By: Annemarie Morrell, Winthrop University graduate student
Most of the time when people think of fitness and going to the gym they think of the physical changes that will be happening to their body, but forget about the mental effects it can have as well. Many people neglect how exercise can affect the most important organ; the brain. Some people are aware that there is relation between exercise and mental health in a positive way but they might not know how or why this happens.
Exercise can reduce anxiety, depression, and low moods by improving self-esteem and cognitive function. It can also improve health issues such as high blood pressure, diabetes and arthritis. When you are participating in any physical exercise there is a release of a feel good chemical called endorphins. Endorphins are a group of hormones secreted within the brain and the nervous system which can have a number of physiological functions. These endorphins can relieve pain and stress. They also trigger a positive feeling in the body similarly to morphine. This is where the expression “runner’s high” comes from. This reaction triggers other chemicals that improve mood including Dopamine, Norepinephrine, Serotonin and Adrenaline. So not only are you reaping the health benefits of exercise you're also going to benefit the mental aspect as well.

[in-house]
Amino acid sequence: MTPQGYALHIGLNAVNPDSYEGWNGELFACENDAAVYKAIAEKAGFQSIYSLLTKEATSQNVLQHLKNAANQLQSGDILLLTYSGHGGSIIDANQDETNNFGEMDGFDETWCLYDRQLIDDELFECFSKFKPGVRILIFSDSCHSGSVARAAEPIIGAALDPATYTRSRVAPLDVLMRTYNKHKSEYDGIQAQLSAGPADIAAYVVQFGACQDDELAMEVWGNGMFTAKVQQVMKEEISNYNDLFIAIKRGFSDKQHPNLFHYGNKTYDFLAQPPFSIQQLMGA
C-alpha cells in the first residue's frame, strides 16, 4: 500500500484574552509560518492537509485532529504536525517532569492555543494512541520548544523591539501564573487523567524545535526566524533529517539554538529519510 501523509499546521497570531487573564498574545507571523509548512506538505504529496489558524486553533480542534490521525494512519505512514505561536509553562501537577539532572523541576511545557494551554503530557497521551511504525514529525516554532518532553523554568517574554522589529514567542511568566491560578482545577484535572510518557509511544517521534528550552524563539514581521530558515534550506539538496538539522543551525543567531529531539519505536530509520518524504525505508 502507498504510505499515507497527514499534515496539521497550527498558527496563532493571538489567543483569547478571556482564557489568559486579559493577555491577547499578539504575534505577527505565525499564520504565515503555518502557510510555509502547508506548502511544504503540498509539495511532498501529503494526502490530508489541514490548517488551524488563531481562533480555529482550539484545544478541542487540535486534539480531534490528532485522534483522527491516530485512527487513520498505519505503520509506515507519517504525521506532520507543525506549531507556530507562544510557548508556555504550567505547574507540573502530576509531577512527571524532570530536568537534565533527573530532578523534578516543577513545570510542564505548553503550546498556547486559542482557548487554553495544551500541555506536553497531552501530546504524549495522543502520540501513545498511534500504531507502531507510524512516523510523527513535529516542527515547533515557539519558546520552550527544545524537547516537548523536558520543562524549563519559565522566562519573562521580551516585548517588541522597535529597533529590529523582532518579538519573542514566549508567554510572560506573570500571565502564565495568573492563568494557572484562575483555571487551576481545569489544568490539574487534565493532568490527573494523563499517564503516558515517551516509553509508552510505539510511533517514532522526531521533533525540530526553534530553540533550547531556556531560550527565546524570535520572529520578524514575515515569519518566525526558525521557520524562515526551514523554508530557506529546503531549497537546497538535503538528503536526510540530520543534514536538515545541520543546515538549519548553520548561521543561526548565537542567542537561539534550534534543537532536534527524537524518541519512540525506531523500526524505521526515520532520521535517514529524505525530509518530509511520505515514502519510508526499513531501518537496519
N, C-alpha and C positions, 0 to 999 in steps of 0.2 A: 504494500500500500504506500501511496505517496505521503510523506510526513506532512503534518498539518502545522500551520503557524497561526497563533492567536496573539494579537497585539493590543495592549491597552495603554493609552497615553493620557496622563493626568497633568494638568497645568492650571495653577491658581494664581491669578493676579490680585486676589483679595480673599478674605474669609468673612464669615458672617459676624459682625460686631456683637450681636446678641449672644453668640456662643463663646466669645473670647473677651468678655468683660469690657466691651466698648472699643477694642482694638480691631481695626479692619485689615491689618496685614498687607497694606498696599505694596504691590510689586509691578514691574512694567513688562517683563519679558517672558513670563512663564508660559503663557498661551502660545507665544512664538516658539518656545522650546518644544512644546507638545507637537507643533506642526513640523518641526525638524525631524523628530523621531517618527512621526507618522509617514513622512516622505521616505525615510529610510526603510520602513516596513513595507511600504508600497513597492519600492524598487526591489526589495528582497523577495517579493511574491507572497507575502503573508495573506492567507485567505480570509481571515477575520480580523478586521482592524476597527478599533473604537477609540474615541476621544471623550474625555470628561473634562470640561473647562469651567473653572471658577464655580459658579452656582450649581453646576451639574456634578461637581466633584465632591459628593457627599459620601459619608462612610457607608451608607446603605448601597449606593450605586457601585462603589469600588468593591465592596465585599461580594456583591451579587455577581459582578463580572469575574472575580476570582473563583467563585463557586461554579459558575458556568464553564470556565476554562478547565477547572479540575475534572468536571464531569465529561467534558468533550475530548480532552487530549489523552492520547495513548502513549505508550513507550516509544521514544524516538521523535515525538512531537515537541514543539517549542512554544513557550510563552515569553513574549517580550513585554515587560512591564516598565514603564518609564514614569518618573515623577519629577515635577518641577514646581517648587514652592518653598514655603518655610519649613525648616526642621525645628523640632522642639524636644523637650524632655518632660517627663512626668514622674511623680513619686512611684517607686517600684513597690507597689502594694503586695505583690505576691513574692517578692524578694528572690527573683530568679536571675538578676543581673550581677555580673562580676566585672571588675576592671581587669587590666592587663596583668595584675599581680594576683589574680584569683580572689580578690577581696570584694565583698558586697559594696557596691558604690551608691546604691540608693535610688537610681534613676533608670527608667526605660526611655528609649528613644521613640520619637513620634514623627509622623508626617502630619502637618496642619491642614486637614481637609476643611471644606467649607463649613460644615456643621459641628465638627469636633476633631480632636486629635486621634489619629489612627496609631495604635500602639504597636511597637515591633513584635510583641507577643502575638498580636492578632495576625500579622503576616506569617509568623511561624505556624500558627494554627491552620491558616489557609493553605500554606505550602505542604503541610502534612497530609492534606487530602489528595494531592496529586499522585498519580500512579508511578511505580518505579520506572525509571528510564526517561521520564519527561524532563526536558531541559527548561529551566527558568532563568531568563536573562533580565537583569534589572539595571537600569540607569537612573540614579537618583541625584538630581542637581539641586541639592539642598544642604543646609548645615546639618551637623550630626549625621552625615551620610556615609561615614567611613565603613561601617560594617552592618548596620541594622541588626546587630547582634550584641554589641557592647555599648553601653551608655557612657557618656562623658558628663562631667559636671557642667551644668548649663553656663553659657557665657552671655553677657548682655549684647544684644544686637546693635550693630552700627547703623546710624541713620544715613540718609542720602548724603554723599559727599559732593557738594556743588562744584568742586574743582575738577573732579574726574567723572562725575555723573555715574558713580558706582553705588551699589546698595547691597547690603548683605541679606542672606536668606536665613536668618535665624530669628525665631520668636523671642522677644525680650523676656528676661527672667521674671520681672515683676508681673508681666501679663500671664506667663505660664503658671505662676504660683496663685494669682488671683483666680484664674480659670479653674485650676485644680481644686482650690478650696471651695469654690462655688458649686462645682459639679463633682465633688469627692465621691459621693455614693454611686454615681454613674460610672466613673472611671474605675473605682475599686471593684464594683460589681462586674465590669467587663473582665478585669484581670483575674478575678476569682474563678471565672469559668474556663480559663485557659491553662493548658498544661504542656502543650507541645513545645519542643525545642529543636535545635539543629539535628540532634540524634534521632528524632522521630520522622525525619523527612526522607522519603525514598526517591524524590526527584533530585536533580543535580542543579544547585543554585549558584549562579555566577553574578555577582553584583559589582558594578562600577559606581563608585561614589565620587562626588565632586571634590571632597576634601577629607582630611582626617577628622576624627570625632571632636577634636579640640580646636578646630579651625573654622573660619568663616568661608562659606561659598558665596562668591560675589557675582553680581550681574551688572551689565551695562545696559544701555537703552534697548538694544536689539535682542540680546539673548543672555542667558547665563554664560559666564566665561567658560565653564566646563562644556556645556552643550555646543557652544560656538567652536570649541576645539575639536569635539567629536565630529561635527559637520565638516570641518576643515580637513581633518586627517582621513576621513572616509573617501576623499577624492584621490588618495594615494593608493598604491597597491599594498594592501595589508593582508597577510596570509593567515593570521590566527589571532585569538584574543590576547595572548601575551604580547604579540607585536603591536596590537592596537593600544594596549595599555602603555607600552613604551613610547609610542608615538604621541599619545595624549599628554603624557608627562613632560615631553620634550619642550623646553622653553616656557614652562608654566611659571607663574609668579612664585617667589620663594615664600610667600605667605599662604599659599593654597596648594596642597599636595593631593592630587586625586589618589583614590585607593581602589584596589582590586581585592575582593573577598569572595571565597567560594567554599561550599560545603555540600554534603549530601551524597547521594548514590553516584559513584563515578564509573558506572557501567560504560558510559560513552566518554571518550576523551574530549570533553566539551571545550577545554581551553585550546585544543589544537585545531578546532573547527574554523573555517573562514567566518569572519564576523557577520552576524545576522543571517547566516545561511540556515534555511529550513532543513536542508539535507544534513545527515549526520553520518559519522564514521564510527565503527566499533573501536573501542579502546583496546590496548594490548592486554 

Where to Start?
The amount of exercise needed to reap these mental benefits are around 30 minutes or more a day for at least 3-5 days a week according to the Mayoclinic. If this idea seems daunting or
unachievable for your lifestyle remember even small amounts of physical activity can help your mood. Choosing exercise that you enjoy doing such as walking, kayaking, rollerblading, etc. are good ways to start. Aerobic exercise such as swimming, cycling, rowing, or strength training have been shown to be the most effective since they center around heavier breathing and concentration. Simply focusing on a certain exercise can give you a break from current concerns that you might be experiencing, so of course some people might benefit more from a yoga class versus cycling. That's why it's important to find the specific exercise that works for you and that you enjoy participating in.
Starting to incorporate more physical exercise into your busy lifestyle can be stressful and overwhelming at first but just remember you can always start slow, and start with an activity that you already enjoy doing. This way you can build it off of the activity and incorporate more exercise into your week. Starting to build a positive relationship between exercise and mental health can be a great technique to improve your mood. Hopefully with the ideas mentioned and benefits you can consider the effects of regular exercise on your mental health and how it can improve your current health status.
Bruce DF. Exercise and depression: Endorphins, reducing stress, and more. WebMD. https://www.webmd.com/depression/guide/exercise-depression. Accessed September 12, 2022.
Sharma A, Madaan V, Petty FD. Exercise for mental health. Prim Care Companion J Clin Psychiatry. 2006;8(2):106. doi:10.4088/pcc.v08n0208a
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